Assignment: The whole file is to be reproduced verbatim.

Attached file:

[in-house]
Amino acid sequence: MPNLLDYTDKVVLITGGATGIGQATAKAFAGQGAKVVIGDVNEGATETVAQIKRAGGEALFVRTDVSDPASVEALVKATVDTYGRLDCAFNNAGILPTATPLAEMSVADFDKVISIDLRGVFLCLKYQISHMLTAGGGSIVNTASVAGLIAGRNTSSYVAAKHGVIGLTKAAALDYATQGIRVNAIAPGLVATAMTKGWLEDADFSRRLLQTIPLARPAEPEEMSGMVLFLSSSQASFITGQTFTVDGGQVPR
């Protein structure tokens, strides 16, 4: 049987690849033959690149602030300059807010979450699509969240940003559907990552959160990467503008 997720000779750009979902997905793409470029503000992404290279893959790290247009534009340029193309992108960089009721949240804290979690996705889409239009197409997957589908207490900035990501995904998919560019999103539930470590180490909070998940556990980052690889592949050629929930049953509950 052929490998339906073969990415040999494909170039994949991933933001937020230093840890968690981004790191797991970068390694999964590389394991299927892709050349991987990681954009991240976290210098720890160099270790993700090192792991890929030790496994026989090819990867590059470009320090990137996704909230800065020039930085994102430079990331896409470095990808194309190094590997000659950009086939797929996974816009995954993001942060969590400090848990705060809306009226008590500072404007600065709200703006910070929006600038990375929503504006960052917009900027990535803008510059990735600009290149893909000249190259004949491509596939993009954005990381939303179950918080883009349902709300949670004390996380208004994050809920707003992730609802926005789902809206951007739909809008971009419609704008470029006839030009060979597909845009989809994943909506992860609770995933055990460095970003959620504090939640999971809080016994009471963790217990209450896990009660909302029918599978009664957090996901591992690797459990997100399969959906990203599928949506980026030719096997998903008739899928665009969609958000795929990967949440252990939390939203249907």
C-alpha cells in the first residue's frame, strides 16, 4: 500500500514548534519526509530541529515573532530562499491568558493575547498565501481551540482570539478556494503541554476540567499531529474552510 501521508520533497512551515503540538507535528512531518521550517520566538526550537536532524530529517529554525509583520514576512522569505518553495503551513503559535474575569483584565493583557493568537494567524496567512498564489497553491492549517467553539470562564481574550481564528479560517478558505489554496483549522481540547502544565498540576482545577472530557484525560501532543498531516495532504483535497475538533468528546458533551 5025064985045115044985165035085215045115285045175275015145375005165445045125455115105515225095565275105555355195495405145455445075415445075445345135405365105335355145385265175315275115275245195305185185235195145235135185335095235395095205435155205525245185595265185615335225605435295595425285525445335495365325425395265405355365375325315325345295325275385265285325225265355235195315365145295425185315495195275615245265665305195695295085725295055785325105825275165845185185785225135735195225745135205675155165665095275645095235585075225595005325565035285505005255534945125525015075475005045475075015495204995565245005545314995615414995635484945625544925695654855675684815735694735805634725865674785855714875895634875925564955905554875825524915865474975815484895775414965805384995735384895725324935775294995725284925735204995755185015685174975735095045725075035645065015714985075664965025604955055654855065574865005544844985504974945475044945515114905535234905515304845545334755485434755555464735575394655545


[in-house]
Amino acid sequence: MPNLLDYTDKVVLITGGATGIGQATAKAFAGQGAKVVIGDVNEGATETVAQIKRAGGEALFVRTDVSDPASVEALVKATVDTYGRLDCAFNNAGILPTATPLAEMSVADFDKVISIDLRGVFLCLKYQISHMLTAGGGSIVNTASVAGLIAGRNTSSYVAAKHGVIGLTKAAALDYATQGIRVNAIAPGLVATAMTKGWLEDADFSRRLLQTIPLARPAEPEEMSGMVLFLSSSQASFITGQTFTVDGGQVPR
């Protein structure tokens, strides 16, 4: 049987690849033959690149602030300059807010979450699509969240940003559907990552959160990467503008 997720000779750009979902997905793409470029503000992404290279893959790290247009534009340029193309992108960089009721949240804290979690996705889409239009197409997957589908207490900035990501995904998919560019999103539930470590180490909070998940556990980052690889592949050629929930049953509950 052929490998339906073969990415040999494909170039994949991933933001937020230093840890968690981004790191797991970068390694999964590389394991299927892709050349991987990681954009991240976290210098720890160099270790993700090192792991890929030790496994026989090819990867590059470009320090990137996704909230800065020039930085994102430079990331896409470095990808194309190094590997000659950009086939797929996974816009995954993001942060969590400090848990705060809306009226008590500072404007600065709200703006910070929006600038990375929503504006960052917009900027990535803008510059990735600009290149893909000249190259004949491509596939993009954005990381939303179950918080883009349902709300949670004390996380208004994050809920707003992730609802926005789902809206951007739909809008971009419609704008470029006839030009060979597909845009989809994943909506992860609770995933055990460095970003959620504090939640999971809080016994009471963790217990209450896990009660909302029918599978009664957090996901591992690797459990997100399969959906990203599928949506980026030719096997998903008739899928665009969609958000795929990967949440252990939390939203249907």
C-alpha cells in the first residue's frame, strides 16, 4: 500500500514548534519526509530541529515573532530562499491568558493575547498565501481551540482570539478556494503541554476540567499531529474552510 501521508520533497512551515503540538507535528512531518521550517520566538526550537536532524530529517529554525509583520514576512522569505518553495503551513503559535474575569483584565493583557493568537494567524496567512498564489497553491492549517467553539470562564481574550481564528479560517478558505489554496483549522481540547502544565498540576482545577472530557484525560501532543498531516495532504483535497475538533468528546458533551 5025064985045115044985165035085215045115285045175275015145375005165445045125455115105515225095565275105555355195495405145455445075415445075445345135405365105335355145385265175315275115275245195305185185235195145235135185335095235395095205435155205525245185595265185615335225605435295595425285525445335495365325425395265405355365375325315325345295325275385265285325225265355235195315365145295425185315495195275615245265665305195695295085725295055785325105825275165845185185785225135735195225745135205675155165665095275645095235585075225595005325565035285505005255534945125525015075475005045475075015495204995565245005545314995615414995635484945625544925695654855675684815735694735805634725865674785855714875895634875925564955905554875825524915865474975815484895775414965805384995735384895725324935775294995725284925735204995755185015685174975735095045725075035645065015714985075664965025604955055654855065574865005544844985504974945475044945515114905535234905515304845545334755485434755555464735575394655545